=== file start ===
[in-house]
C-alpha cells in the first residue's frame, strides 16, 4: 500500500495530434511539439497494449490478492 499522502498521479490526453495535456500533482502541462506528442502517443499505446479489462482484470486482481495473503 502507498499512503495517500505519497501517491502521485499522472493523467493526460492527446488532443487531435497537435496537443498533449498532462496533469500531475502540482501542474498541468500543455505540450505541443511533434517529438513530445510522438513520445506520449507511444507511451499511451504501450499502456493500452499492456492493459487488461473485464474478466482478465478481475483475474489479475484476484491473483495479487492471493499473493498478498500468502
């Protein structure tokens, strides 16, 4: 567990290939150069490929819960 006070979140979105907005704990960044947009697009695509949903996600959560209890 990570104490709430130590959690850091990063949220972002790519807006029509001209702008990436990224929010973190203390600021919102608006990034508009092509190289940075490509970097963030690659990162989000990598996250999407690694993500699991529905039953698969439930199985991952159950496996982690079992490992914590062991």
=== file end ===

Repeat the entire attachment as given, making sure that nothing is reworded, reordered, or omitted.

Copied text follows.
[in-house]
C-alpha cells in the first residue's frame, strides 16, 4: 500500500495530434511539439497494449490478492 499522502498521479490526453495535456500533482502541462506528442502517443499505446479489462482484470486482481495473503 502507498499512503495517500505519497501517491502521485499522472493523467493526460492527446488532443487531435497537435496537443498533449498532462496533469500531475502540482501542474498541468500543455505540450505541443511533434517529438513530445510522438513520445506520449507511444507511451499511451504501450499502456493500452499492456492493459487488461473485464474478466482478465478481475483475474489479475484476484491473483495479487492471493499473493498478498500468502
């Protein structure tokens, strides 16, 4: 567990290939150069490929819960 006070979140979105907005704990960044947009697009695509949903996600959560209890 990570104490709430130590959690850091990063949220972002790519807006029509001209702008990436990224929010973190203390600021919102608006990034508009092509190289940075490509970097963030690659990162989000990598996250999407690694993500699991529905039953698969439930199985991952159950496996982690079992490992914590062991």